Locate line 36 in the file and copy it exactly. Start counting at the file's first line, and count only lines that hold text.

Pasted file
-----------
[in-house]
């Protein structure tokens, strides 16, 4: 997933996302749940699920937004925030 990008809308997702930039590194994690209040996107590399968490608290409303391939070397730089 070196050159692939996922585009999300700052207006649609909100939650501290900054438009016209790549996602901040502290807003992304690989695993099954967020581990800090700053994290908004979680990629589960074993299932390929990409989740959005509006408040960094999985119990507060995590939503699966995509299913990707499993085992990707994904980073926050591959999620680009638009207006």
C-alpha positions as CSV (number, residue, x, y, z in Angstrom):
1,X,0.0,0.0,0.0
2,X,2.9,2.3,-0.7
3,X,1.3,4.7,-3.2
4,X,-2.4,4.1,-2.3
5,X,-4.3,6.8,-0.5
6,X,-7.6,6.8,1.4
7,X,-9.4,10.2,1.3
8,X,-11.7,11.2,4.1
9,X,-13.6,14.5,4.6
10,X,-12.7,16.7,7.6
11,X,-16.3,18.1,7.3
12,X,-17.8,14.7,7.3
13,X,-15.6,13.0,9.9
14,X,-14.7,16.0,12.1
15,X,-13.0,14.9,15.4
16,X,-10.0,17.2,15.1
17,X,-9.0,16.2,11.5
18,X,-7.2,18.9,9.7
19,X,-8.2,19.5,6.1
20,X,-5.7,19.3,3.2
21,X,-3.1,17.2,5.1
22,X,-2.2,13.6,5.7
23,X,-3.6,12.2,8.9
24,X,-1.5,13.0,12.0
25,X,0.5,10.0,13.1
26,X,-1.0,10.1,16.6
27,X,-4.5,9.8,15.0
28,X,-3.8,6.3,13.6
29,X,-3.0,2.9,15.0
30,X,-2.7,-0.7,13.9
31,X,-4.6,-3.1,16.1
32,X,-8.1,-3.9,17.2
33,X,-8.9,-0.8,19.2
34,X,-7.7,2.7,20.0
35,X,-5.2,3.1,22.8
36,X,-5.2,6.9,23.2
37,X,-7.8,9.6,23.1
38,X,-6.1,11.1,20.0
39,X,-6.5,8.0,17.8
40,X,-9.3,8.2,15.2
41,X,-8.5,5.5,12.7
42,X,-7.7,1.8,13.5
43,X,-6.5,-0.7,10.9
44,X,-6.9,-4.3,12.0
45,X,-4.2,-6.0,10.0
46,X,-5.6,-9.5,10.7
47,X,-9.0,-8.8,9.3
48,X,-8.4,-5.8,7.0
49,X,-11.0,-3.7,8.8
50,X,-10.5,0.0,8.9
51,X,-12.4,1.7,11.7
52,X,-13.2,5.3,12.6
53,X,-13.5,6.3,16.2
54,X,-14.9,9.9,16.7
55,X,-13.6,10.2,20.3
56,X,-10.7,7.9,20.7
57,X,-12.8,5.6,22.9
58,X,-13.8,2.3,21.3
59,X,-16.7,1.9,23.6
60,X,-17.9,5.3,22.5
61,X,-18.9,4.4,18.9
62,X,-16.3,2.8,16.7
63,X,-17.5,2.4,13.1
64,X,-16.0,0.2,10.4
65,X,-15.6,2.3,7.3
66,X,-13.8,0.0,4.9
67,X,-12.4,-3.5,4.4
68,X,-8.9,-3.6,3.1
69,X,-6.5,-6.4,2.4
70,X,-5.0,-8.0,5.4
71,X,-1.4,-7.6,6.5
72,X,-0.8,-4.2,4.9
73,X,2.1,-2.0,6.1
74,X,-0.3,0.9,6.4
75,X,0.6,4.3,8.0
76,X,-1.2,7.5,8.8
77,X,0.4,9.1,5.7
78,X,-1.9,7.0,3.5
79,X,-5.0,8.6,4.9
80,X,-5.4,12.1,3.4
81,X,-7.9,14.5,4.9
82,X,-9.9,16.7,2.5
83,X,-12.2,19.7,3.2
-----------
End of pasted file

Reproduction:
33,X,-8.9,-0.8,19.2